- Dior is wed to Nimloth and has three children: Eluréd, Elurîn, and Elwing
- Beren killed Nogrod and returns the Nauglamír to Lúthien
- Dior brings his family to Doriath
- Beren and Lúthien die and the Nauglamír is brought to Dior in Doriath
- Dior will not give the Silmaril to the sons of Feanor, re-awakening their oath
- Elwing escapes to Sirion with the Silmaril
- "Then the lust of the Dwarves was kindled to rage by the words of the King; and they rose up about him, and laid hands on him, and slew him as he stood. So died in the deep places of Menegroth Elwë Singollo, King of Doriath, who alone of all the Children of Ilúvatar was joined with one of the Ainur; and he who, alone of the Forsaken Elves, had seen the light of the Trees of Valinor, with his last sight gazed upon the Silmaril."
- "But in that coffer lay the Necklace of the Dwarves, wherein was set the Silmaril; and Dior looking upon it knew it for a sign that Beren Erchamion and Lúthien Tinúviel had died indeed, and gone where go the race of Men to a fate beyond the world."
- "But now the rumour ran among the scattered Elves of Beleriand that Dior Thingol’s heir wore the Nauglamír, and they said: ‘A Silmaril of Fëanor burns again in the woods of Doriath’; and the oath of the sons of Fëanor was waked again from sleep."
- Why is Húrin released from Angband?
- What is the Nauglamír?
- What happens when Húrin comes to Doriath?
- What does Thingol do with the Nauglamír? What is the result?
- What is the fate of Melian?
- Who holds the Silmaril at the end of this chapter?
Chapter 23: Of Tuor and the Fall of Gondolin
In this chapter...
- Ulmo bade Tuor to seek Gondolin; Tuor and Voronwë come to Gondolin
- They are taken prisoner in Gondolin
- Tuor urged Turgon to leave Gondolin because the end of the Noldor was near
- Turgon rejected this council and put Gondolin on lock down
- Turgon pondered the council of Ulmo
- Tuor and Idril fell in love and were married; Maeglin hated Tuor because he loved Idril
- Tuor and Idril bore a son, Eärendil
- Maeglin was traveled outside the realm of Gondolin and was taken prisoner to Angband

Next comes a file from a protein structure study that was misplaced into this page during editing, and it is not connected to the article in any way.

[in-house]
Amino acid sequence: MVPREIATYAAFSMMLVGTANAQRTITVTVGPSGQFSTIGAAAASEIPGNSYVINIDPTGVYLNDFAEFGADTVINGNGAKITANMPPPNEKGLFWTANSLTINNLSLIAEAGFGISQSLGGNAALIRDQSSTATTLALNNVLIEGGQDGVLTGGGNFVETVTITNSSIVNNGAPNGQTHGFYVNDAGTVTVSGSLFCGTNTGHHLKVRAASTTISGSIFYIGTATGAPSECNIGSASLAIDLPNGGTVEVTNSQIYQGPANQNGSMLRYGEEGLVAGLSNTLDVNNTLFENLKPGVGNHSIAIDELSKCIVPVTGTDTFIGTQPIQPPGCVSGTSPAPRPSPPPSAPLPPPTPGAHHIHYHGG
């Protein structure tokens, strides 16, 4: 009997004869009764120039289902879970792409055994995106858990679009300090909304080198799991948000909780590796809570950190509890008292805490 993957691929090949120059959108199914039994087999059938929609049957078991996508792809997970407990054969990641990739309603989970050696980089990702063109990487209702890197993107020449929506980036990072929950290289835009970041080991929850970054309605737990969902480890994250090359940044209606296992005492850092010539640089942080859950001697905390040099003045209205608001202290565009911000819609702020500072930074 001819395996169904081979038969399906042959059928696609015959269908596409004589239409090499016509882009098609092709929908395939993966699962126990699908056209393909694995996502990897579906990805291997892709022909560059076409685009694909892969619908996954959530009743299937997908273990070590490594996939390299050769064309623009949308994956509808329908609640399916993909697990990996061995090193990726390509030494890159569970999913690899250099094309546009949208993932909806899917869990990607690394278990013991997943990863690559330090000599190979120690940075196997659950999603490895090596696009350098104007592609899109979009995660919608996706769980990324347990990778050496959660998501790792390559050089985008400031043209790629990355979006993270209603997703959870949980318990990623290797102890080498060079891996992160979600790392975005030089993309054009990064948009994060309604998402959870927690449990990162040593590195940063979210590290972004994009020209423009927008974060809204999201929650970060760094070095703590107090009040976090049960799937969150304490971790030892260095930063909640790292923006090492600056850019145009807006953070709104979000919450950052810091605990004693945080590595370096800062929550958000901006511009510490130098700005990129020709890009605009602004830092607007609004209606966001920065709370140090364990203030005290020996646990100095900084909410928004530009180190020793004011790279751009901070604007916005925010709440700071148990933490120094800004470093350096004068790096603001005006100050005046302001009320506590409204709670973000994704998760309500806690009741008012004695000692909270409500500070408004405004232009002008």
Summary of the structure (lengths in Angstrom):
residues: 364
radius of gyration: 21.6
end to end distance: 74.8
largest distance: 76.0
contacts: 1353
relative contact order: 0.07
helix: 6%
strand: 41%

- Maeglin purchased his life and freedom by telling Morgoth the location of Gondolin
- Morgoth promised Maeglin Gondolin and Idril
- When Eärendil was 7, Morgoth attacked Gondolin
- Tuor fought Maeglin and he was cast down
- They escaped through the secret passages Idril had made
- Thorondoe came to their aid
- Glorfindel dueled with the Balrog but died
- Glordindel was buried
- Tuor led the remnant of Gondolin through the mountains
- Ulmo came to Valinor and spoke to the Valar on behalf of the elves and men
- Tuor built a ship and set sail into the sunset in the West
"At last, in the year when Eärendil was seven years old, Morgoth was ready, and he loosed upon Gondolin his Balrogs, and his Orcs, and his wolves; and with them came dragons of the brood of Glaurung, and they were become now many and terrible."
- "And it is said that in that time Ulmo came to Valinor out of the deep waters, and spoke there to the Valar of the need of the Elves; and he called on them to forgive them, and rescue them from the overmastering might of Morgoth, and win back the Silmarils, wherein alone now bloomed the light of the Days of Bliss when the Two Trees still shone in Valinor. But Manwë moved not; and of the counsels of his heart what tale shall tell? The wise have said that the hour was not yet come, and that only one speaking in person for the cause of both Elves and Men, pleading for pardon on their mis-deeds and pity on their woes, might move the counsels of the Powers; and the oath of Fëanor perhaps even Manwë could not loose, until it found its end, and the sons of Fëanor relinquished the Silmarils, upon which they had laid their ruthless claim. For the light which lit the Silmarils the Valar themselves had made."
- Why did Ulmo choose Tuor?
- Why did Maeglin betray Gondolin?
- When did Morgoth choose to attack Gondolin?
- What is significance of the sea? What role does Ulmo play in this chapter?
Chapter 24: Of the Voyage of Eärendil and the War of Wrath
In this chapter...
- Eärendil and Elwing had two children, Elrond and Elros
- Eärendil grows restless and longs for the sea
- Eärendil built a ship called Vingilot with the help of Círdan
- War breaks out over desire for the Silmaril
- Elwing, along with the Silmaril, on her breast cast herself into the sea
- Ulmo bore her up in the form of a bird
- Eärendil and Elwing sail to Valinor where they plead with the Valar
- Eärendil and Elwing must remain in Valinor; Eärendil appears as a star
- The Valar come back and there is great battle
- Morgoth flees and is bound
- The two Silmarils are taken
- The oath of Feanor is debated
- The light of the Silmarils should go to the west
- Maedhros and Maglor teach take a Silmaril but are wounded greatly by them
- The Silmaril burned Maedhros unbearably, he cast himself into a chasm filled with fire
- The other Silmaril hurt Maglor and he cast it into the sea
- The Elves are pardoned; the doom of Mandos laid to rest
- Elrond remained in Middle-earth as an elf, Elros chose to be counted as a man
- Morgoth is sent to the Timeless Void